2. Being a slave to Israelites “put them under the umbrella of Israel’s community of faith” and gave them salvation from their false religions.

            Concerning your first point, in Exodus 21:20-21, it reads, “If a man strikes his male or female slave with a rod and he dies at his hand, he shall be punished. If, however, he survives a day or two, no vengeance shall be taken; for he is his property.”

            And yet you claim that God “put limits and protections on them to ensure their safety”. How is beating someone so bad that they die after a day or two ensuring their safety?

            To sum it up, your argument against my point on slavery is that because the Israelites weren’t as harsh a slavemaster as others and their slaves supposedly received eternal salvation that it is therefore justified that God told them they could buy slaves and keep them as property. If that’s not your position please explain why it isn’t.

            Matt: “First, a city is offered surrender which would ensure their survival.”

            Deut 20:10-11
            “When you approach a city to fight against it, you shall offer it terms of peace. If it agrees to make peace with you and opens to you, then all the people who are found in it shall become your forced labor and shall serve you.”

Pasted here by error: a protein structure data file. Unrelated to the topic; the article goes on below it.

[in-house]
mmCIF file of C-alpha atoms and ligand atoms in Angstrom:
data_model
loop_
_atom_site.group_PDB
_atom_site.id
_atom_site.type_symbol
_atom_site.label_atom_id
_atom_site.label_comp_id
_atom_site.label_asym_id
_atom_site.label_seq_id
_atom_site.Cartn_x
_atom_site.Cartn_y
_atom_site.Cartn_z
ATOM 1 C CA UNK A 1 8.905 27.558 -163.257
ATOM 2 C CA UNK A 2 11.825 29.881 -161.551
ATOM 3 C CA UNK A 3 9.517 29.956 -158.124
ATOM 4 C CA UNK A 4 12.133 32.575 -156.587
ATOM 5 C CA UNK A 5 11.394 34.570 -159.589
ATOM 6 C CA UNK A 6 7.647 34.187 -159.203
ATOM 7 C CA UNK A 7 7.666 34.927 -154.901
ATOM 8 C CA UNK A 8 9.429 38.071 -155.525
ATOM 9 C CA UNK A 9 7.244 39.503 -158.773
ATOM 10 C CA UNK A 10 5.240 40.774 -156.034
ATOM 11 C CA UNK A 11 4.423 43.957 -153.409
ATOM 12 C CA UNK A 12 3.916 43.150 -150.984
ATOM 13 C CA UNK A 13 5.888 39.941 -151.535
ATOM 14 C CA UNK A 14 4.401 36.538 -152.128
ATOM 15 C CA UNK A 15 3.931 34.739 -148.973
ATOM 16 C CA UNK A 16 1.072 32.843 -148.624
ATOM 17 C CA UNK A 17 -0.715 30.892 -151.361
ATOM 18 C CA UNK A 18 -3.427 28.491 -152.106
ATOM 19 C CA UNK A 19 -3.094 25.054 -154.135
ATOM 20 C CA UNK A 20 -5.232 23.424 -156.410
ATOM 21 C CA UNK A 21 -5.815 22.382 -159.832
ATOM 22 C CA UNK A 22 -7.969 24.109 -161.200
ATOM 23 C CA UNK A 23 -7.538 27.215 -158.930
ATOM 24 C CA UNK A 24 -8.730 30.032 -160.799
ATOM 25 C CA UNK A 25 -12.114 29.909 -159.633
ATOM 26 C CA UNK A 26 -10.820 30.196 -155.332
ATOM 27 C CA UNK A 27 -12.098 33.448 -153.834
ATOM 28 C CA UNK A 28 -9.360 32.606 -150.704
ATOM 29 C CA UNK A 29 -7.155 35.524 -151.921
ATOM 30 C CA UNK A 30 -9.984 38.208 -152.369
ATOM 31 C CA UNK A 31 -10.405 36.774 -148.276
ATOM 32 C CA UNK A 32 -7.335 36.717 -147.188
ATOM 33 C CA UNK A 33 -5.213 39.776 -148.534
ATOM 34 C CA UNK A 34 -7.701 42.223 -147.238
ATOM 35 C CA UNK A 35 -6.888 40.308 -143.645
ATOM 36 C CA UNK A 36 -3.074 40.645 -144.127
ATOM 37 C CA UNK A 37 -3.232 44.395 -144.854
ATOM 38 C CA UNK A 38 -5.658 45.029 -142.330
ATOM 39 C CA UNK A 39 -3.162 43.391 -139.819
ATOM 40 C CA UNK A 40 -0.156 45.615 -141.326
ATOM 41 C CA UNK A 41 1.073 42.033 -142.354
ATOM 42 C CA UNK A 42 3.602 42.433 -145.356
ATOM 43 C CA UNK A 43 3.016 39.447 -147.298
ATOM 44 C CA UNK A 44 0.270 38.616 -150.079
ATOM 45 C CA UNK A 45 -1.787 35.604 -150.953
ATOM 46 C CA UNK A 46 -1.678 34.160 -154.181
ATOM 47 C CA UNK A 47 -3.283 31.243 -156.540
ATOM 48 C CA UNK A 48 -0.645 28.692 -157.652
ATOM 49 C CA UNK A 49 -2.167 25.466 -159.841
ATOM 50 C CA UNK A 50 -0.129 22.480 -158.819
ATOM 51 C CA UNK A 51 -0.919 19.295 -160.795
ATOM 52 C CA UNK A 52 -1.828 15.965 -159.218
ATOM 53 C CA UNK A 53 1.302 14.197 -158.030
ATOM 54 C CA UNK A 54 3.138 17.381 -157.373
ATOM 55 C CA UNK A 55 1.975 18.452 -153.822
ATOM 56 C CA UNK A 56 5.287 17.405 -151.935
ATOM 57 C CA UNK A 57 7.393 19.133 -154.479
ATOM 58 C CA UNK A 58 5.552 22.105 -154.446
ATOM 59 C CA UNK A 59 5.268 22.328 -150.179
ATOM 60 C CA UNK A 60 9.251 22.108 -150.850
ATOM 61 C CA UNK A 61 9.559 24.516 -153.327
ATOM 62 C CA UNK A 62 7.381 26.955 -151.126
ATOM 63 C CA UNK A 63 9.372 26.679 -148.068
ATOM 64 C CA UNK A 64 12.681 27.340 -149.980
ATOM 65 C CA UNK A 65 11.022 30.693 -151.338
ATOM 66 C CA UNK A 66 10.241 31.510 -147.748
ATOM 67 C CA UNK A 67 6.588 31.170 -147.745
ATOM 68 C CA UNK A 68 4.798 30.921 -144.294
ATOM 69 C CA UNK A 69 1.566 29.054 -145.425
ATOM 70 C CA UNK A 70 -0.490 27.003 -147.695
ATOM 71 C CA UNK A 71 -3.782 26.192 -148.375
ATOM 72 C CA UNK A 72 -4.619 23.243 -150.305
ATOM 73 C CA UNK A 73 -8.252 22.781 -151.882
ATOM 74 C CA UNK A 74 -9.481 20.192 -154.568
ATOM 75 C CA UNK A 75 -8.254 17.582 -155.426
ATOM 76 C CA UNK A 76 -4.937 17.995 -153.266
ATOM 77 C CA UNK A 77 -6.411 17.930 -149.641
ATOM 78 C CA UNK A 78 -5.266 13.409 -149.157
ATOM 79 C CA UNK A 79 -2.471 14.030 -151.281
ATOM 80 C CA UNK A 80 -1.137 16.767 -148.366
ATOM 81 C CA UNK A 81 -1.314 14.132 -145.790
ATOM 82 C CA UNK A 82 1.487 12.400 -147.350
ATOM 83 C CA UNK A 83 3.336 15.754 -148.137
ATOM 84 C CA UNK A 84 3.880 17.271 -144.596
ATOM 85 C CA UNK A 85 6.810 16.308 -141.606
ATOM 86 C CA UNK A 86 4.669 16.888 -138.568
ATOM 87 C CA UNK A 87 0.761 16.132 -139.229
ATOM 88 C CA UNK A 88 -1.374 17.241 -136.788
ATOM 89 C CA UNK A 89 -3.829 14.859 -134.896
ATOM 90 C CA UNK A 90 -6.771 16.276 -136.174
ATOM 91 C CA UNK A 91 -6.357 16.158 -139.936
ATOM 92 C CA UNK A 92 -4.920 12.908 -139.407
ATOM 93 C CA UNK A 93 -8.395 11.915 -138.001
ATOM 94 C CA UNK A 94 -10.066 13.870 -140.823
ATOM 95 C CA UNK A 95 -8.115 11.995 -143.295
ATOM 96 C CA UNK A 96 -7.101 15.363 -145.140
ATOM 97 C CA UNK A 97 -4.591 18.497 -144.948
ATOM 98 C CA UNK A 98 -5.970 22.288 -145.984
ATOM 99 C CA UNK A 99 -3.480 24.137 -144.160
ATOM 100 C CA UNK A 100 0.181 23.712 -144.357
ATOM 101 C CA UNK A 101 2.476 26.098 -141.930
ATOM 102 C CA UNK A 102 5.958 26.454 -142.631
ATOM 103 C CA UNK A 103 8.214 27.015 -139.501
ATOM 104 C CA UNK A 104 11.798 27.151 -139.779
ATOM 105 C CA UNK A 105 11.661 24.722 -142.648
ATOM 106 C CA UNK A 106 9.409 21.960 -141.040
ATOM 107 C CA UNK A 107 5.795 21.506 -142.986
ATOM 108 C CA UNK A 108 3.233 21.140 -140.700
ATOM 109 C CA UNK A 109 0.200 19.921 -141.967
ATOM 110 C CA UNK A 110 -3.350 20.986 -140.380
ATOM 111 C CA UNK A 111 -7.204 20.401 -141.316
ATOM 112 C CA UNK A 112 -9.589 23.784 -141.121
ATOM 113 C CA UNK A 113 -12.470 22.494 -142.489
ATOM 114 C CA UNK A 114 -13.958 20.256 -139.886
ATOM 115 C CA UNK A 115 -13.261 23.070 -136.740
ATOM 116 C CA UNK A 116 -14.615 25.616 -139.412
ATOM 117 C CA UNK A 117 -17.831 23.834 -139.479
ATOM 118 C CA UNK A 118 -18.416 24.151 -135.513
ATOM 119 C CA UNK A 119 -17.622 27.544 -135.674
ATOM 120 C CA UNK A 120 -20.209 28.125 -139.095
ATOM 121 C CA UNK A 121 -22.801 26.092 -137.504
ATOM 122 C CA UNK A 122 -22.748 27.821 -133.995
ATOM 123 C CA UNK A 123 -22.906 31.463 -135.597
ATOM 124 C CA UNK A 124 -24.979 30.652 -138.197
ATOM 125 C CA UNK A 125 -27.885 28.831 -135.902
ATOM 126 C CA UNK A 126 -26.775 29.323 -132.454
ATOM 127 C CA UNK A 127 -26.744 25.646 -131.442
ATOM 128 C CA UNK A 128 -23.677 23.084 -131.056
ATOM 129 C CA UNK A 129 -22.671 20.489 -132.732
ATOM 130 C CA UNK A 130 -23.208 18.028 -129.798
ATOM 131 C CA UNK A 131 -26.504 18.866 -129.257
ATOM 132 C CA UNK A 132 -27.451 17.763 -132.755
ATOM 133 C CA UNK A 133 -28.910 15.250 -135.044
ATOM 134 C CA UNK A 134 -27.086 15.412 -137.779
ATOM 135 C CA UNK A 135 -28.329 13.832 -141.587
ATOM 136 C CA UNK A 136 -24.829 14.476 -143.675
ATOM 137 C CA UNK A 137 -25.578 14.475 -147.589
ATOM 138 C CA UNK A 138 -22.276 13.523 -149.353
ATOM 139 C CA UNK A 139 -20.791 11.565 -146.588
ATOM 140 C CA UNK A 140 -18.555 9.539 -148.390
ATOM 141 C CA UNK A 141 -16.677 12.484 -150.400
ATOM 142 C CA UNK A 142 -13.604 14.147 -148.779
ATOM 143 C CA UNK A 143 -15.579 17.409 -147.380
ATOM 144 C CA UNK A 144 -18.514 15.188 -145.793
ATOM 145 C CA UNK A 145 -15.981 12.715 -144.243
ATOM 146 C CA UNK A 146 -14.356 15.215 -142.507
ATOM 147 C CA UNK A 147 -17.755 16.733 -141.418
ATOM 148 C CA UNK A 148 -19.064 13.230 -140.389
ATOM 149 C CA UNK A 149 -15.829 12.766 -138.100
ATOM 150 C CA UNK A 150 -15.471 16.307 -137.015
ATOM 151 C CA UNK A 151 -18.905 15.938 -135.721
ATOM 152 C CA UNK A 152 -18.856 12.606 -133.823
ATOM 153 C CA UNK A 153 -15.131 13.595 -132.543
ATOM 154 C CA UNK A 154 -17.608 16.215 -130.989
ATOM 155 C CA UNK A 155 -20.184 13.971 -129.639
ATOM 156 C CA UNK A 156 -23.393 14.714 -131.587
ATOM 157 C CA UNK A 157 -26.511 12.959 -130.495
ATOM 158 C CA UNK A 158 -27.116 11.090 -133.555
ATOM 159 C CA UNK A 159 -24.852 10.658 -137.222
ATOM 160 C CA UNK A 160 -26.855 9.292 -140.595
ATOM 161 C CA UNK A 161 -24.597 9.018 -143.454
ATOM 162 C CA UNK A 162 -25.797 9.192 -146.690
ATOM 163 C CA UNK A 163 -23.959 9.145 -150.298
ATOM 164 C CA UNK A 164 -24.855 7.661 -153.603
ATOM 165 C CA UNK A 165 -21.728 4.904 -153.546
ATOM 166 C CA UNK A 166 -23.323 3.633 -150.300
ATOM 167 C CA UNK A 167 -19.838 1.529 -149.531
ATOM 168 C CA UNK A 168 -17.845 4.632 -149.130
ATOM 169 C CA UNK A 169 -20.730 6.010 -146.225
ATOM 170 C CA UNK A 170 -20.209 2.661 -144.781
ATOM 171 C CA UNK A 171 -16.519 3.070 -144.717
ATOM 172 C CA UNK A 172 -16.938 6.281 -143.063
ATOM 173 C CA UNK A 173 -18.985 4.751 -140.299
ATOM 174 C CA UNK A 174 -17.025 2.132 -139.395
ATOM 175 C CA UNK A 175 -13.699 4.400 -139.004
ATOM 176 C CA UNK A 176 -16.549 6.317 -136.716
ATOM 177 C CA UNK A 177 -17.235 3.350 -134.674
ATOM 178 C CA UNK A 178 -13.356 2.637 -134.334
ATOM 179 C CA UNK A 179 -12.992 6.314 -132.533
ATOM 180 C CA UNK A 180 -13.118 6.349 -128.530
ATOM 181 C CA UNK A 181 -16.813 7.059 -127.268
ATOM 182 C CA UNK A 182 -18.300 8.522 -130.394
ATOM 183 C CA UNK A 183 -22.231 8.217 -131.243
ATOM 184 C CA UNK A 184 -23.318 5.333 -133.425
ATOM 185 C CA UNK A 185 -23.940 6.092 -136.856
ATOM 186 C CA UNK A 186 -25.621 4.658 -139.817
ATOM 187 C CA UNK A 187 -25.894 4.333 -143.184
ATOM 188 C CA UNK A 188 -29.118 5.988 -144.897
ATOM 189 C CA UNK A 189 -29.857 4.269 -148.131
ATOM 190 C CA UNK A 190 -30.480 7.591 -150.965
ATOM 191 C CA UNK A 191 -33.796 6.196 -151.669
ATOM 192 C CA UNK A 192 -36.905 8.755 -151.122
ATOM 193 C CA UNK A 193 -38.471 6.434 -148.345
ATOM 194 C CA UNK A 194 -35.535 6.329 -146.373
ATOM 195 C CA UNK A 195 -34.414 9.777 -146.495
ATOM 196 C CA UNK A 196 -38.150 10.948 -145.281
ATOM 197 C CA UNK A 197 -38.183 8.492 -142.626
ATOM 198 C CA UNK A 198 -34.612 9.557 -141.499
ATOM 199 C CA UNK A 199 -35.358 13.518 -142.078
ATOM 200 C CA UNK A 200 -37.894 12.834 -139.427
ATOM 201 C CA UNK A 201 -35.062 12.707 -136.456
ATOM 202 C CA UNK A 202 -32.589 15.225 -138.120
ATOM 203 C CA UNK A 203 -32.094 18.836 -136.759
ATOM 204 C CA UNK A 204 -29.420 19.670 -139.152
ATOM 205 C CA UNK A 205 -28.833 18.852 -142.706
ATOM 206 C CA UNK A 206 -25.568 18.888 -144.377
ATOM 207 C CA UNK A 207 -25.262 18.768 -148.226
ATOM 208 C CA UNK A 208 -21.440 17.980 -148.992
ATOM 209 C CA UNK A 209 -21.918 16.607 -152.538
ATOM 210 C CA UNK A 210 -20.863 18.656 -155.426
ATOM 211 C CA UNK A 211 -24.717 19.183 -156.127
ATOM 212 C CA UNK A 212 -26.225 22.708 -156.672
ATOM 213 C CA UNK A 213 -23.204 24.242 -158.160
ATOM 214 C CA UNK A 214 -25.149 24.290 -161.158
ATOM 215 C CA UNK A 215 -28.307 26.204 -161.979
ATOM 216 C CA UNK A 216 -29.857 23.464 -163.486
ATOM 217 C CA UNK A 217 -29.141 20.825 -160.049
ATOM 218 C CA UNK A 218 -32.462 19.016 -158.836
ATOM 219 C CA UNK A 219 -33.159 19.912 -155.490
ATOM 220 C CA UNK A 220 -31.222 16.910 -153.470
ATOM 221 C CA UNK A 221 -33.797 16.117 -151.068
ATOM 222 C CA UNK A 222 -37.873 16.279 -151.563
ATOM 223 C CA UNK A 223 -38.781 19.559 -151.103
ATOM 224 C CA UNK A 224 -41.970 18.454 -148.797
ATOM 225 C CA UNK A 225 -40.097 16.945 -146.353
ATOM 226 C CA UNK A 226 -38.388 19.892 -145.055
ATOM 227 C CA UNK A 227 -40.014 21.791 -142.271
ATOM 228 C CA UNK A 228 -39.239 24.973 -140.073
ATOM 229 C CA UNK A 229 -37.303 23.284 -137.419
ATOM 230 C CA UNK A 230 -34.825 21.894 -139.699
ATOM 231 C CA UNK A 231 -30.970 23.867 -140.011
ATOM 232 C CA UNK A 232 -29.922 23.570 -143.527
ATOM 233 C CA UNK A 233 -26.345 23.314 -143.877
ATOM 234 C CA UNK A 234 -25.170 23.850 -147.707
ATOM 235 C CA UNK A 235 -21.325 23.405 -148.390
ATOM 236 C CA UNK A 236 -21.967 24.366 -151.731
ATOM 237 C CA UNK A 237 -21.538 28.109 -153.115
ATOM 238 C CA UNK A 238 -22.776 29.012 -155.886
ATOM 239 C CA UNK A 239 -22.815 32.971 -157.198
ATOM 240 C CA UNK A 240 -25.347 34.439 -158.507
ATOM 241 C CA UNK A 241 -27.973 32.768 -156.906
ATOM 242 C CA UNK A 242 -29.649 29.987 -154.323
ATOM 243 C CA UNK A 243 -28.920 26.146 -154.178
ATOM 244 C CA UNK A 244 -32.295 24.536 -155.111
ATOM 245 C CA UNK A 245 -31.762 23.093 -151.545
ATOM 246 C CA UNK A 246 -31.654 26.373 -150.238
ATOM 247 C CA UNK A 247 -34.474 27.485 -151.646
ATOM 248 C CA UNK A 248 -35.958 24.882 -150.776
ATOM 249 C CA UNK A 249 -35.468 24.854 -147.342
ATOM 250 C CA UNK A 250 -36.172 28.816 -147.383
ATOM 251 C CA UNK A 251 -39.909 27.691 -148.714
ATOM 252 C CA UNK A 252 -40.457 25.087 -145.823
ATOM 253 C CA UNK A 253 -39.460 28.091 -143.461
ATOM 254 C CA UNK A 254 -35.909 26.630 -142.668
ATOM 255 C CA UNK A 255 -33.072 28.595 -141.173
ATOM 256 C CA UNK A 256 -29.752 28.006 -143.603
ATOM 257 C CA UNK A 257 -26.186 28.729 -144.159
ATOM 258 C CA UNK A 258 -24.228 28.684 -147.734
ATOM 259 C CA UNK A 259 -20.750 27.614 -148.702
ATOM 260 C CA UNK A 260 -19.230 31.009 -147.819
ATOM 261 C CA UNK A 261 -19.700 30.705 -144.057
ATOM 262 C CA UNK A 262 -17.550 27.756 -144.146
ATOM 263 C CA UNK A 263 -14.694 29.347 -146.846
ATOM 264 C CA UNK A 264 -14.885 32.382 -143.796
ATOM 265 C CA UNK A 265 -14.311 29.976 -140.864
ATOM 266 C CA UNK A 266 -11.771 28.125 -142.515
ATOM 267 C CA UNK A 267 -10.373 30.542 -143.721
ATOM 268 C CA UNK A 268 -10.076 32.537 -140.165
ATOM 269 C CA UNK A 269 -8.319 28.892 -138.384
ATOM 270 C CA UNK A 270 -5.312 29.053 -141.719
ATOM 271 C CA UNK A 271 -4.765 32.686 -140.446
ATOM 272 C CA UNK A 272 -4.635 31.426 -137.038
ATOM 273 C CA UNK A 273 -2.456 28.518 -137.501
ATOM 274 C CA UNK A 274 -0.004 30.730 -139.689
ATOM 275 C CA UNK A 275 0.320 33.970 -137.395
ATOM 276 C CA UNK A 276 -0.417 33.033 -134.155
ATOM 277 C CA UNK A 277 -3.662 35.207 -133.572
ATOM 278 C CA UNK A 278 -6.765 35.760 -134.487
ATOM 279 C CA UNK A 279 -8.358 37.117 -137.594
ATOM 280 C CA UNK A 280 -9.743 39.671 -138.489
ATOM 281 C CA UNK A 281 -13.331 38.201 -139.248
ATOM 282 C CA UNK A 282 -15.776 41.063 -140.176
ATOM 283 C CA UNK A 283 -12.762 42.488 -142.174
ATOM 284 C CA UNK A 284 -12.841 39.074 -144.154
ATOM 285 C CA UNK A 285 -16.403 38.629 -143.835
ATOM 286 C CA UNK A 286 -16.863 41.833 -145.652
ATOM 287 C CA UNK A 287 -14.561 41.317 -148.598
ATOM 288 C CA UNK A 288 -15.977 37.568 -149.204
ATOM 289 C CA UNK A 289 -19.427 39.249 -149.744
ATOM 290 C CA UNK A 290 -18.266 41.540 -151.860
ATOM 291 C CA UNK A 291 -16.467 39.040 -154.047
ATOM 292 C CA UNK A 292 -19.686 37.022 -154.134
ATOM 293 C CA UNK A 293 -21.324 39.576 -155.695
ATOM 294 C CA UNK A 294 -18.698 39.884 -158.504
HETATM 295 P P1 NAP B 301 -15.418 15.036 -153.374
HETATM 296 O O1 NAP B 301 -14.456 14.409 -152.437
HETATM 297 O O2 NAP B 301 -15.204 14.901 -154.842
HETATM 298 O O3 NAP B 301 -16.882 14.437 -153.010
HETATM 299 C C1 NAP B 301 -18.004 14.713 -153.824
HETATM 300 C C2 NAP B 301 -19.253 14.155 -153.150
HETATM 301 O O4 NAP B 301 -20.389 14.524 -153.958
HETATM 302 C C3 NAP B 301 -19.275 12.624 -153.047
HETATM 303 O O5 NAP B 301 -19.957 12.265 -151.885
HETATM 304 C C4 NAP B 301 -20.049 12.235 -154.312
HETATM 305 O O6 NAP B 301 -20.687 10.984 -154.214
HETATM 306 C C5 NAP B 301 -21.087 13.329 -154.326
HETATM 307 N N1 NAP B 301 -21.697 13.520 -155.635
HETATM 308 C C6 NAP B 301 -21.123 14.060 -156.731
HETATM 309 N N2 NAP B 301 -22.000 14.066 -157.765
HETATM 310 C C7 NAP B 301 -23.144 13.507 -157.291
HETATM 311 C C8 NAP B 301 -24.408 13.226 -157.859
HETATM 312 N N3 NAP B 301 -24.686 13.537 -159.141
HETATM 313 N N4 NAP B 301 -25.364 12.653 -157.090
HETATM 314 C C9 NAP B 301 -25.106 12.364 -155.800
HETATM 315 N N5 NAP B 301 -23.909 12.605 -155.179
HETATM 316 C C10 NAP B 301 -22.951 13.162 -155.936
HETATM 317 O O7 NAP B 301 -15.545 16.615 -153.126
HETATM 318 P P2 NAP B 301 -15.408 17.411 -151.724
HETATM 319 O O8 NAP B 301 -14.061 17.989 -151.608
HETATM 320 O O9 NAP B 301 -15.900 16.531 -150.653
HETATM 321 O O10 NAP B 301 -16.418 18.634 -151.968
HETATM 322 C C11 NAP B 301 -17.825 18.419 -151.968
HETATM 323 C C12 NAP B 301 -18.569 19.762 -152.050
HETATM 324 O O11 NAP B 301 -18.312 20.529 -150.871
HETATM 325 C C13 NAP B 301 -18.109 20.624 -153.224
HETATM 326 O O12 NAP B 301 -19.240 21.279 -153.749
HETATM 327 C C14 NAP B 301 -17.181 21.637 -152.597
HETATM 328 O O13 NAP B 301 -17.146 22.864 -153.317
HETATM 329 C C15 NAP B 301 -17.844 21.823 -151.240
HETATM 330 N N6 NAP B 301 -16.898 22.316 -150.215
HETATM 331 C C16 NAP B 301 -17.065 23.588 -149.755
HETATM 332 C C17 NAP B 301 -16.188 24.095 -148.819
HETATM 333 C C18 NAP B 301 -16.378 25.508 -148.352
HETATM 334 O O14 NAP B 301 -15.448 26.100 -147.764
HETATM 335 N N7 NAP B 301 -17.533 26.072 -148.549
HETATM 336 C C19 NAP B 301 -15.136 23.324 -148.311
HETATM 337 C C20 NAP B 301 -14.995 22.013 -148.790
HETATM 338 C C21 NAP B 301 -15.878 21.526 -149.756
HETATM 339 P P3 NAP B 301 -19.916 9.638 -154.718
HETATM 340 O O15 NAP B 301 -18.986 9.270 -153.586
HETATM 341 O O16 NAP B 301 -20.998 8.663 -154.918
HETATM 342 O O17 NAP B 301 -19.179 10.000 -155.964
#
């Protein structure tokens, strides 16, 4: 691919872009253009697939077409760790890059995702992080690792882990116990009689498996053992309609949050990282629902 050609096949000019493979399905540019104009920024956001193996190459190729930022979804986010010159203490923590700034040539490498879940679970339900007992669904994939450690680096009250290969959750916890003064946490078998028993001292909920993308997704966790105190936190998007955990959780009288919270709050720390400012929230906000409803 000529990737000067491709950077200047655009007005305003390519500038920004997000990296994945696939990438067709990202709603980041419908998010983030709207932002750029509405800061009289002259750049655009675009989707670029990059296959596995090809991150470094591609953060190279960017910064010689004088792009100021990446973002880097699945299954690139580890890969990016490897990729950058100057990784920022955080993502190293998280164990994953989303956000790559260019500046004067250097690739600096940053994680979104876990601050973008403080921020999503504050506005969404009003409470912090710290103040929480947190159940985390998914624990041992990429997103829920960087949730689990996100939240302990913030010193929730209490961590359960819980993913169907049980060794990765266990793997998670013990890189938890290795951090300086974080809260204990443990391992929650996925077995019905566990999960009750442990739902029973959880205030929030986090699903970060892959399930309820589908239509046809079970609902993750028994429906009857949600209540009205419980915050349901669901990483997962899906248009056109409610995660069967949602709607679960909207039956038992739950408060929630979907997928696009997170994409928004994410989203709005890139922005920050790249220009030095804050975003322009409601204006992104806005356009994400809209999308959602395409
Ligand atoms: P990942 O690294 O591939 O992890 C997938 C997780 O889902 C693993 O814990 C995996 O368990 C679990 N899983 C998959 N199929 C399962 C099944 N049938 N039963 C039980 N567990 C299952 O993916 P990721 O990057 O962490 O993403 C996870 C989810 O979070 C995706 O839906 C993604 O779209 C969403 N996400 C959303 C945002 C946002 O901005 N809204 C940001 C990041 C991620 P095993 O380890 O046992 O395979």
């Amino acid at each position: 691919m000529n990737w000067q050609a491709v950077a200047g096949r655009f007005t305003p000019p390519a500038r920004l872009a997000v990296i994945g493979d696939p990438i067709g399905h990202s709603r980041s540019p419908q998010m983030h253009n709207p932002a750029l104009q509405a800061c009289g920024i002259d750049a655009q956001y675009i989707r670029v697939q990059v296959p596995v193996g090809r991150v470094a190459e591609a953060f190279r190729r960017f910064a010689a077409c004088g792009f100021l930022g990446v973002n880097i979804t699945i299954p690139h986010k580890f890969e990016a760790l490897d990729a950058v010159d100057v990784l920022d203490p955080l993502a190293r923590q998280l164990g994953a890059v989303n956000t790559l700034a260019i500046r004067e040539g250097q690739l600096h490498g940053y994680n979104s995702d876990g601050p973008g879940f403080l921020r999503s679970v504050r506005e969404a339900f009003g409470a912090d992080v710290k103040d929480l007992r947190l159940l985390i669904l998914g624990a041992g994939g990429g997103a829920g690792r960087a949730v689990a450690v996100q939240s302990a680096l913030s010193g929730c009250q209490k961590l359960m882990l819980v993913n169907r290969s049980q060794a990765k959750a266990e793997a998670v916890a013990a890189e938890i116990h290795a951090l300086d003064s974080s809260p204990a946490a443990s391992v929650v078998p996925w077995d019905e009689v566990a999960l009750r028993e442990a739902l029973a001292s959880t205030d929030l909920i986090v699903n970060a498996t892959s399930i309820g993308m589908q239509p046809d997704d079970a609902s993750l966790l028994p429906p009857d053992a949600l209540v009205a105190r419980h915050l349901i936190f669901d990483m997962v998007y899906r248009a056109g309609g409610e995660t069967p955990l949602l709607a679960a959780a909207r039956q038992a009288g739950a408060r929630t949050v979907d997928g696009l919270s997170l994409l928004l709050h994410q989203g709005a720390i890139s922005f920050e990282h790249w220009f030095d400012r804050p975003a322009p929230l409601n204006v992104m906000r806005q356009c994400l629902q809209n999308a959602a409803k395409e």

You missed something vitally important here. Yes, the city is offered a chance to surrender but only if they agree to become their slaves.

            You said that because the Israelite men forced these women captives to marry them that it “isn’t rape as they are married” and that they were given “protection and provision”. Rape is defined as “forcible sexual relations with a person against that person’s will”. If a person kills a girl’s parents or husband and enslaves her and then forces her to marry him how is that not “forcible sexual relations with a person against that person’s will”?